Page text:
It was also very  interesting to compare the mainly considered tweets from Herring's fans to Gervais with the mainly abusive ones from Ricky's fans. The abuse from his fans was even directed towards the mother of a disabled daughter who was interviewed on the Jeremy Vine show on the BBC.

The "debate" seemed to take a turn and gervais fans were soon talking about offensive comedy, and why shouldn't Ricky be offensive. Some fans accused Herring of being too scared to offend anyone. Others said that the Hitler Moustache could be offensive. This was a (and yes, I'm really going to say this. Let me clear my throat...) red herring.

I kept reminding people that Gervais kept stating that "mong" doesn't mean Down's Syndrome

<-- Look back at these lovely pictures. Remember them? Someone on Twitter asked me why I thought these were mocking the disabled, as if the offense was all in my head. It stacks up. The phrases, the pictures, and of course the clip from Science where he says "Even mongs can say it (mong). That's part of the beauty of the word. They don't see it as a perk I'm sure"

(Video that was here previously removed due to me not realising it was a spoof. Because I'm a twat.)

Ex comic, Christina Martin wrote a great blog where she talks about her experiences with people's reactions to her brain damaged brother and gave us quite an insight into Gervais's character:

"So, I did some stand-up at the Bloomsbury Theatre a few Christmases ago. I was really excited about it as I was on the same bill as Stewart Lee, Richard Herring, Mark Thomas, Josie Long, Chris Addison, loads of really good people. Gervais was also on the bill. 

We had a massive green room, full of food and stuff that we were autographing for auction. As it was Christmas there was a lovely festive feel and everyone was having fun backstage.

I was waiting for Gervais to turn up but he never did. After a while it was explained to us by the organiser that he refused to share a green room with anyone, in case we bothered him. Can you imagine Stewart Lee going all fan boy over Ricky Gervais? Please!

They'd had to make him up an impromptu dressing room out of one of the spare rooms backstage. Food and drink was removed from our room for him, and the stuff to be autographed was collected and taken to him when we were all done signing it.

When the show started we all stood in the wings, cheering each other on and watching each others' sets. Then the organiser informed us that Gervais didn't want anyone standing in the wings when he was on, and that we were all to go back to the basement dressing rooms before and during his performance. Twenty performers, many of them top names, being bossed about by this diva-ish man. "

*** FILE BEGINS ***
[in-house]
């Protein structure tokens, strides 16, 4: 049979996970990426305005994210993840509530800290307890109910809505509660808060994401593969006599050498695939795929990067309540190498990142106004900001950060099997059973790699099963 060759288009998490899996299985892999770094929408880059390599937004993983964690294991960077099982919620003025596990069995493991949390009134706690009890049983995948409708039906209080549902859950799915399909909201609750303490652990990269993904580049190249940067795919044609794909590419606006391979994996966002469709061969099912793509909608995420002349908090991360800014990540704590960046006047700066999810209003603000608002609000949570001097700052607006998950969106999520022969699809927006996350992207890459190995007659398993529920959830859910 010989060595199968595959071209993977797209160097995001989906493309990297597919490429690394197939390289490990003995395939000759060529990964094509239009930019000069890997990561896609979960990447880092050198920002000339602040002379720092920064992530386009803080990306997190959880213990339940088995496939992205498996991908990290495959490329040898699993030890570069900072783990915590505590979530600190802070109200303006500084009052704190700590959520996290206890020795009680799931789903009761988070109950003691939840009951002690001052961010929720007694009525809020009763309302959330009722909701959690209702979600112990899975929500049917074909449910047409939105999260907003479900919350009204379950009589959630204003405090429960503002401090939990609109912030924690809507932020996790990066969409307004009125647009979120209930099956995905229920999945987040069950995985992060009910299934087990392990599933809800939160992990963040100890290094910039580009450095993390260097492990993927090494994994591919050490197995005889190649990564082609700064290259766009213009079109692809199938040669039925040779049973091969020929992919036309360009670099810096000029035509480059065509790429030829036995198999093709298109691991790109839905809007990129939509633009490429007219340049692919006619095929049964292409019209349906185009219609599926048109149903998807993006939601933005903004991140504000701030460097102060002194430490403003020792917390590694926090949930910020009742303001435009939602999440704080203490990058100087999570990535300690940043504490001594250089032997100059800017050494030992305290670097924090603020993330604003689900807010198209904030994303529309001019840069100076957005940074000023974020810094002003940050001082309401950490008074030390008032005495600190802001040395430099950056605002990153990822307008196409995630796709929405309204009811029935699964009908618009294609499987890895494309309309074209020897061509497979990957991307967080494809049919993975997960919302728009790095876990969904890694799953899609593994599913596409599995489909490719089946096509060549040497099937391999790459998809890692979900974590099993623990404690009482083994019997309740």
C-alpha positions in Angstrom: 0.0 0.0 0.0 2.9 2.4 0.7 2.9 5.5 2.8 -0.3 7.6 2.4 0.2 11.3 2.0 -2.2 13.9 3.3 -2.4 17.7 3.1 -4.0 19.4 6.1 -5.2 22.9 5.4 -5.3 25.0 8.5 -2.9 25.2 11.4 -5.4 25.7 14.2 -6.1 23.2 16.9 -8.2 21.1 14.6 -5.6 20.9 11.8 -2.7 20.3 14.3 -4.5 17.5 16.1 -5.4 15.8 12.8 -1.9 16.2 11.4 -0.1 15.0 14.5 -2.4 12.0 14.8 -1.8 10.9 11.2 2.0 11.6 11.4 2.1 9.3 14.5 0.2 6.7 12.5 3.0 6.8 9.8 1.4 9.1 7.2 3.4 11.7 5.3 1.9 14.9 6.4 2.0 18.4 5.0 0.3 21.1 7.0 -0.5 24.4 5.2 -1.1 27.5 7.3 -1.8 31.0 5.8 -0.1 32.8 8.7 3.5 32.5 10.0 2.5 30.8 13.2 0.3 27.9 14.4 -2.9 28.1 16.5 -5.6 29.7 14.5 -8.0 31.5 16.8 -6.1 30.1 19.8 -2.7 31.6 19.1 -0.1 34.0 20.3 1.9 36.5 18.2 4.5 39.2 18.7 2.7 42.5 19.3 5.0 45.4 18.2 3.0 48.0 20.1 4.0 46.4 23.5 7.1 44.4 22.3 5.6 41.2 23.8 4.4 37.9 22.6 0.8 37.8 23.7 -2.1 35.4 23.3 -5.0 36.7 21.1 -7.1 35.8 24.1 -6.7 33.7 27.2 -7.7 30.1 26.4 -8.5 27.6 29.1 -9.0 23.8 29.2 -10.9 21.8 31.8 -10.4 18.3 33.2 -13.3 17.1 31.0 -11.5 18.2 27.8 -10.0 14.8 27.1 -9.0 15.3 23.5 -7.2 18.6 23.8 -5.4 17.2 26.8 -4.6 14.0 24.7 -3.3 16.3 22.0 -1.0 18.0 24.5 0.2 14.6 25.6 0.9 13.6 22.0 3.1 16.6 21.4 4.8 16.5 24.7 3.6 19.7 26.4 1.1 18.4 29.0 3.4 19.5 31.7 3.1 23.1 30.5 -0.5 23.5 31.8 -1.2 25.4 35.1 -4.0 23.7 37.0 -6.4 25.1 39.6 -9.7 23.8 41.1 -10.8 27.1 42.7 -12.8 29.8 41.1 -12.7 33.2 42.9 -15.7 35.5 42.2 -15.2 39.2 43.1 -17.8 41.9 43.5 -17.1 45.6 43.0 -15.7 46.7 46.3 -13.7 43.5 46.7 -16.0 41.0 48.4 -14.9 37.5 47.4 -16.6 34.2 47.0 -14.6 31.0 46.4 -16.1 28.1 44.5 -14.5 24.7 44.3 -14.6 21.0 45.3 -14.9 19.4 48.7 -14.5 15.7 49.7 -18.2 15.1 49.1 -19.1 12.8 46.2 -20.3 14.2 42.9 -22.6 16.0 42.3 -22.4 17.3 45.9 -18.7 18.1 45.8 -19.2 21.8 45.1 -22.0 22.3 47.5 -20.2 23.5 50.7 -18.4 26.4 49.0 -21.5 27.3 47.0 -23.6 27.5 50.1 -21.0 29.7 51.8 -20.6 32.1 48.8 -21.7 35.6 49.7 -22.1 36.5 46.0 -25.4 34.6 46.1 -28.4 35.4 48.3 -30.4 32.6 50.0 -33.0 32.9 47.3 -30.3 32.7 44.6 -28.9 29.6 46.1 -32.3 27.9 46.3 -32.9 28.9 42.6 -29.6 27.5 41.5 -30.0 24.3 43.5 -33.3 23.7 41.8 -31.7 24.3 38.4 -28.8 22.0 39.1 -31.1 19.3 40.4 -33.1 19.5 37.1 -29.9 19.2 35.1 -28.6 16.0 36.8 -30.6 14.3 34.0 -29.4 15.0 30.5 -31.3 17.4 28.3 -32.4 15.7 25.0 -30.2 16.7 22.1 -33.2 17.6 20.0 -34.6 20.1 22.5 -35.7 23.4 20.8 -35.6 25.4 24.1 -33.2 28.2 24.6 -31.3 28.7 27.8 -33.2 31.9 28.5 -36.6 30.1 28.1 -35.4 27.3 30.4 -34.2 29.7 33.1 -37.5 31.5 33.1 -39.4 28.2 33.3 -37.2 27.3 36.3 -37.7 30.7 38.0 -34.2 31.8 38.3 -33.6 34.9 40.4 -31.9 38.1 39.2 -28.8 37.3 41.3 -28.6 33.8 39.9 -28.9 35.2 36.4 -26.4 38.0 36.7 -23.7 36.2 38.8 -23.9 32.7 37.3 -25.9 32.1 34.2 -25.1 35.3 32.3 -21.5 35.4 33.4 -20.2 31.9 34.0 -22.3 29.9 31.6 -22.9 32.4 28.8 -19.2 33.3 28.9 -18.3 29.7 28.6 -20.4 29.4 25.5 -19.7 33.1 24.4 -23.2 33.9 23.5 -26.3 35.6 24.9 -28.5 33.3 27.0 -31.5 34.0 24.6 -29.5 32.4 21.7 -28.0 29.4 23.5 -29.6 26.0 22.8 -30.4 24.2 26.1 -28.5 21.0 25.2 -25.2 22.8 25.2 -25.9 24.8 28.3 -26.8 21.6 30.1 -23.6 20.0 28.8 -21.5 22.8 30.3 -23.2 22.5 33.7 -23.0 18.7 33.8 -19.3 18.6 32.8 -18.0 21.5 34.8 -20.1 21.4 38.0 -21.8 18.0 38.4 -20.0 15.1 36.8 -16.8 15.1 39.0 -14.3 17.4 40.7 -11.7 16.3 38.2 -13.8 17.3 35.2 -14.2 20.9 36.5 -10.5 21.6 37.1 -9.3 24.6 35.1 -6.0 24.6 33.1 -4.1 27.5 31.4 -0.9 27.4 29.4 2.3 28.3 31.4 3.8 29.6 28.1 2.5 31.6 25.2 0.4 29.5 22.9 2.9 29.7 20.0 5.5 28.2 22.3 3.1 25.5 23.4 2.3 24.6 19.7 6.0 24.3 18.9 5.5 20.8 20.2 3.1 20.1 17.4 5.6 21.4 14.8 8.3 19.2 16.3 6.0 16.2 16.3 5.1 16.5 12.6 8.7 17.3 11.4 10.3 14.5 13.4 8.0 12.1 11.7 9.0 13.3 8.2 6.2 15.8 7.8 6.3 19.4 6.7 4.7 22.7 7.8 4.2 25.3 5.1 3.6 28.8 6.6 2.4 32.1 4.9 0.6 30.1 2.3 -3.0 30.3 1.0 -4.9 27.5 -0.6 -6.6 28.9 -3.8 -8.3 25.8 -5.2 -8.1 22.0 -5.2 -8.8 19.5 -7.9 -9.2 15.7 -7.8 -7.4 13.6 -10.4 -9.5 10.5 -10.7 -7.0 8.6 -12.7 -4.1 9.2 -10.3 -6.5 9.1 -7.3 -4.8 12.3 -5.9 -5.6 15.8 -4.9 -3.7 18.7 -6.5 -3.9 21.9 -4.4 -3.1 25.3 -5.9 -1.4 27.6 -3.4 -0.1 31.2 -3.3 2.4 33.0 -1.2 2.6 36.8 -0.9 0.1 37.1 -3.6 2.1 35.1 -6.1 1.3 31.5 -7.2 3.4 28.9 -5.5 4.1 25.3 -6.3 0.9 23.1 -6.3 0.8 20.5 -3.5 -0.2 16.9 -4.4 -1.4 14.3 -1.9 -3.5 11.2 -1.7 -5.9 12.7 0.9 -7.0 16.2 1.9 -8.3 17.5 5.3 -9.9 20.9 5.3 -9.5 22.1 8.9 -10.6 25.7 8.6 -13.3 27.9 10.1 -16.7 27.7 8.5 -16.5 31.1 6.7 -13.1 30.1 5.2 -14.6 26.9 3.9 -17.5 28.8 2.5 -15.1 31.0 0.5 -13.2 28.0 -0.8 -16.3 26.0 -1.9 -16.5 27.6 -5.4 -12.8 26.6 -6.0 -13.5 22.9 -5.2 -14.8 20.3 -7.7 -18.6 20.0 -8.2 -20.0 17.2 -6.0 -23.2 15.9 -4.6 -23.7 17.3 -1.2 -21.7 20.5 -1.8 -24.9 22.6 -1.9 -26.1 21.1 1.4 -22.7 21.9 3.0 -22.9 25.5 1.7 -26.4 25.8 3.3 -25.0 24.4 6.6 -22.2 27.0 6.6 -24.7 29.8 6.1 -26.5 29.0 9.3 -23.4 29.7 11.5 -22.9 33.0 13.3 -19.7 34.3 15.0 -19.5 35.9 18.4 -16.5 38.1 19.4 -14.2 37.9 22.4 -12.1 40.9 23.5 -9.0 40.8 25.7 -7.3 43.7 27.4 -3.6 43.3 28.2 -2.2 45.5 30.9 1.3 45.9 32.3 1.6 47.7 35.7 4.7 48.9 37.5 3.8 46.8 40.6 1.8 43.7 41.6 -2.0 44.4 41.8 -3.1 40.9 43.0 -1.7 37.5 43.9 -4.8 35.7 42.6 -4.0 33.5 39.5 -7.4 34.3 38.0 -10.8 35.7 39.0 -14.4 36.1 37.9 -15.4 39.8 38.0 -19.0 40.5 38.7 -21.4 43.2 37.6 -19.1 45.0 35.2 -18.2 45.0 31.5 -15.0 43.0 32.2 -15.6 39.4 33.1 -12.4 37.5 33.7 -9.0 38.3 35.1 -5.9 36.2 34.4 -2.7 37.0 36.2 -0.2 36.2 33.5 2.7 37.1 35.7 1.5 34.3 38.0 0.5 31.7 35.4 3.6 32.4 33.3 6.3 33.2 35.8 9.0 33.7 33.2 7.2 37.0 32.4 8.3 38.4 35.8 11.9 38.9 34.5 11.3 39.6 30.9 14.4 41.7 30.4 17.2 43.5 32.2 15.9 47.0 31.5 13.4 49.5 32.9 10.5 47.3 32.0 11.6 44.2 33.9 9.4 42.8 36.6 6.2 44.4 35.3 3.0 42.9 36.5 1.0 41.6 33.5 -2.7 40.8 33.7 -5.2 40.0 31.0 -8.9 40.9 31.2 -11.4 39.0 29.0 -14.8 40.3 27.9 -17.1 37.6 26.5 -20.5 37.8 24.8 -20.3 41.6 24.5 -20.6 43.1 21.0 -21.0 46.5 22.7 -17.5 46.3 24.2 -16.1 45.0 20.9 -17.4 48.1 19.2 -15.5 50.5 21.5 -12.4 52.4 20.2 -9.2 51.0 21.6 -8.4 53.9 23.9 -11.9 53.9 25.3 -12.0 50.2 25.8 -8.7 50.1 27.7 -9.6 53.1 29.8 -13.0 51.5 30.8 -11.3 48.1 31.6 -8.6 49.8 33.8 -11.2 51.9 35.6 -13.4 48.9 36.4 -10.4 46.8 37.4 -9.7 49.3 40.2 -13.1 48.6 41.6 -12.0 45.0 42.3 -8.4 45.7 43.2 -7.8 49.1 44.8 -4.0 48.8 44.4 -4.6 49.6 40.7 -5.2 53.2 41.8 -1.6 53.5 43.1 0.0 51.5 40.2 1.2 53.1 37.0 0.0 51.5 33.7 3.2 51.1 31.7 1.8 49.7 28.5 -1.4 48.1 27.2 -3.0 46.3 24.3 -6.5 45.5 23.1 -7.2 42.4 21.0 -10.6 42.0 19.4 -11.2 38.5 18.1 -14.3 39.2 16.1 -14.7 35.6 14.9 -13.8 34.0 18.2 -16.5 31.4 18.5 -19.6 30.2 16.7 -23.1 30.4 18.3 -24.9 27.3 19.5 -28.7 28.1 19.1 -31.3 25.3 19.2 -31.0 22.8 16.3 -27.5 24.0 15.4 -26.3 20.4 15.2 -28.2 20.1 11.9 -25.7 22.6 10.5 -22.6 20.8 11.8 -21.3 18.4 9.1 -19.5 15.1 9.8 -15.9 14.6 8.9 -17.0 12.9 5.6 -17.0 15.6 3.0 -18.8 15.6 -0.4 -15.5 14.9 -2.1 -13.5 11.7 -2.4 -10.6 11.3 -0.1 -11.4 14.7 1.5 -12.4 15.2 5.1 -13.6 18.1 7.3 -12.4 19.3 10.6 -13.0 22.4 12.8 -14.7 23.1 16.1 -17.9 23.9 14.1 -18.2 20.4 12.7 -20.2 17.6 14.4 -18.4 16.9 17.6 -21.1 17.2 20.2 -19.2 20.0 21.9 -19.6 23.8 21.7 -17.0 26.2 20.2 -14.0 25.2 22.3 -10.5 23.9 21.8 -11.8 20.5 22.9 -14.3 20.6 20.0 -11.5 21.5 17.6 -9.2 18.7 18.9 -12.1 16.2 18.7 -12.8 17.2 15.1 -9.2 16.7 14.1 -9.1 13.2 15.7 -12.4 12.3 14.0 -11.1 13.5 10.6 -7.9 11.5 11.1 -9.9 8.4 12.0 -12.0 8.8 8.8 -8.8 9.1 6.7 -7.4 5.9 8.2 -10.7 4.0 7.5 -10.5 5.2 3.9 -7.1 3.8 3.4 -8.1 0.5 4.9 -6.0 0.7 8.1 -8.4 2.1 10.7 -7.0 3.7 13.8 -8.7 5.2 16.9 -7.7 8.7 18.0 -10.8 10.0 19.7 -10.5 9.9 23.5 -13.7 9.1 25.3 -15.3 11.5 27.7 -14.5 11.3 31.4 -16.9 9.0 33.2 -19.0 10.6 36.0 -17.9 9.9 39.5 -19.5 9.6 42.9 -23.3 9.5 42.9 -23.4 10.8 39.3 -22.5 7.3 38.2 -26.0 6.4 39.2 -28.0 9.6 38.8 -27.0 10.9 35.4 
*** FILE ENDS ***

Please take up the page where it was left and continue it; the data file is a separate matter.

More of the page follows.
Francesca Martinez (a very funny comedian with Cerebral Palsy) who has  worked with Gervais in Extras where they did some amazing satirical work on the issue of disability. This is what's disappointing me. There is no sature here at all. It's just him pulling "mong" faces and saying "mong". There doesn't seem to be any purpose other than to upset people. He denies "mong" is anything to do with disability, but... THAT IS BULLSHIT.

Talking of Francesca, she has made her feelings pretty clear on the matter.

She followed this up with:

Now, I'm a fan of Gervais's TV work and The Office and Extras were both amazing pieces of work. And yes, I'll still watch his new show with Warwick Davis; "Life's Too Short". But I don't hold him remotely as highly as I did. I feel let down.

Anyway, before I go, let me leave you with this excellent blog that you must read. Incidentally, all of the blogs I have quoted are worth reading. Every one is much more considered and articulate than this addled mess.

Wow - this blog just looks really horrible. I don't know how to change the colour of the cut n paste text. I think I know but when I actually do it it looks even worse. But hey ho. 

Saturday, 15 October 2011

It's mad right? A comedian no one has really ever heard of, booking an 850 seat room, and not allowing the audience to buy tickets at the box office, online or over the phone? Where the only way to buy tickets was to meet him personally? Which meant he had to stand for days with a ludicrously large "Comedy Sale" sign all over London flogging tickets to passers by? Where he even made home visits to delver his tickets?

Well, this is what Sanderson Jones has done. I have written about him before where I first heard of this idea. Sanderson's logic is that as he is one of the few, or possibly only, comedian to sell all his tickets to his smaller Edinburgh Fringe shows by himself, why not book one big show?

Here is Sanderson's introduction:

Sanderson also arranged a few meet ups at his local pub for the audience to get to know each other. Well after all, it's a bit unfair if he has met every single one of us, and we haven't. There will be no strangers at this gig.